"This is not conducive to normalization in that country and fuels violence,” Gatilov told a news conference hosted by RIA Novosti.
The arming of one party to the conflict significantly complicates the attempts to get the opposing sides to negotiate, he said without naming the "foreign arms suppliers.”
Gatilov reiterated Russia’s official position that it will not carry out fresh arms deliveries to the Syrian government, but is only supplying arms and military equipment under contracts signed before the civil war, which has claimed some 70,000 lives according to the latest UN estimates.
Foreign Minister Sergei Lavrov said on Mondaythat Moscow had not tried to smuggle arms components into Syria via Finland.
Finnish Customs authorities reported last week they were investigating the origins of a container with spare tank parts that was unloaded from a ship at Helsinki’s Vuosaari Harbor in January. Carrier Finnline said the container held military equipment, but did not identify its owner.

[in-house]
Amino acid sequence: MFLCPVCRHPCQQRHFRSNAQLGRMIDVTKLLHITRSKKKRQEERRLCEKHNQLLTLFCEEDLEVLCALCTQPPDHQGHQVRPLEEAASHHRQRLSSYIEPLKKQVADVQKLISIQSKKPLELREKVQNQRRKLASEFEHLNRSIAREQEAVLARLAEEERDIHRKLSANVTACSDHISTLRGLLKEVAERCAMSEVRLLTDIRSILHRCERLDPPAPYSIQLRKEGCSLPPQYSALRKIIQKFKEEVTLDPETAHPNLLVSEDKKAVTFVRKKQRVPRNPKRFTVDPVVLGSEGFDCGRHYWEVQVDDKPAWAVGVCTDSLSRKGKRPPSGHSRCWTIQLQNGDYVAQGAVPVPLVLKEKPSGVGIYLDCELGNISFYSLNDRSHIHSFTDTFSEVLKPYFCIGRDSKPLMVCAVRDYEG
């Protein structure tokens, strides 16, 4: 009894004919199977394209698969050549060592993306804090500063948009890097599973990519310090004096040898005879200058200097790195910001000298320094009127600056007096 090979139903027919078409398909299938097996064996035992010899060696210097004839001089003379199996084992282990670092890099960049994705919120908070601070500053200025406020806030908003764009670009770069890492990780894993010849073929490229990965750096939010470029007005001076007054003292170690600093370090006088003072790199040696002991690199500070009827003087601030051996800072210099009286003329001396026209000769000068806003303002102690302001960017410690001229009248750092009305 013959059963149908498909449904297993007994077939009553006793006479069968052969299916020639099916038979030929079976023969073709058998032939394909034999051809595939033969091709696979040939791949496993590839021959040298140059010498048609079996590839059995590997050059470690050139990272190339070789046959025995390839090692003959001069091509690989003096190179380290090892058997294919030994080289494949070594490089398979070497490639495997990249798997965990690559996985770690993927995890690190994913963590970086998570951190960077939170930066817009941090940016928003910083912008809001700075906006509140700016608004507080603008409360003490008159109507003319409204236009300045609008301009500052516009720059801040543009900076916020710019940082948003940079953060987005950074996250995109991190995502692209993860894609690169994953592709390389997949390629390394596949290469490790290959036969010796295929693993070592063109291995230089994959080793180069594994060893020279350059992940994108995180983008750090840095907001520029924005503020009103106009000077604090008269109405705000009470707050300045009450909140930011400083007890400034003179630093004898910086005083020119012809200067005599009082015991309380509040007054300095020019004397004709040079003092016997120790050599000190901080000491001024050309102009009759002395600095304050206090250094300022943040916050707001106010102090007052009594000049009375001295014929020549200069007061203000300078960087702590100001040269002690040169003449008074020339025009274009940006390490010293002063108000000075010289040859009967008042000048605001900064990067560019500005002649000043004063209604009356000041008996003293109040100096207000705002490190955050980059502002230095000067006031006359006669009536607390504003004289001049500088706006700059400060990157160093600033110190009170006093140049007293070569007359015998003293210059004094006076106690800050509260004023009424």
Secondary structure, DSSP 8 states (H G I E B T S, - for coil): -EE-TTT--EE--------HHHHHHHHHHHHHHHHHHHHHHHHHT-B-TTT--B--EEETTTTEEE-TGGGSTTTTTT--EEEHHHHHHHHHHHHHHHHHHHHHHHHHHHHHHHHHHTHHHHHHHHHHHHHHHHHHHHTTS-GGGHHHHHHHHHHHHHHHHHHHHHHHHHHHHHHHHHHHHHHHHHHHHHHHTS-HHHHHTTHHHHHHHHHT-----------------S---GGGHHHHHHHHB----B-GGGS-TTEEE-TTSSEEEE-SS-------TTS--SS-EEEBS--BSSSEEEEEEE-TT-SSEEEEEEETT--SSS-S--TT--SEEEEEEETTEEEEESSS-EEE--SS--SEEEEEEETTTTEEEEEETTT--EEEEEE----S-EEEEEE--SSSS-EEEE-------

On Friday, Lavrov said there are no Russian troops in Syria apart from several dozen technical staff at the Tartus naval support facility.
Russia’s state-run arms dealer Rosoboronexport said on Wednesday it is supplying air-defense missile systems and maintenance and servicing equipment to Syria, but not combat aircraft.
Russia has repeatedly denied media reports that it was sending warships to Syria and delivering weapons to Damascus.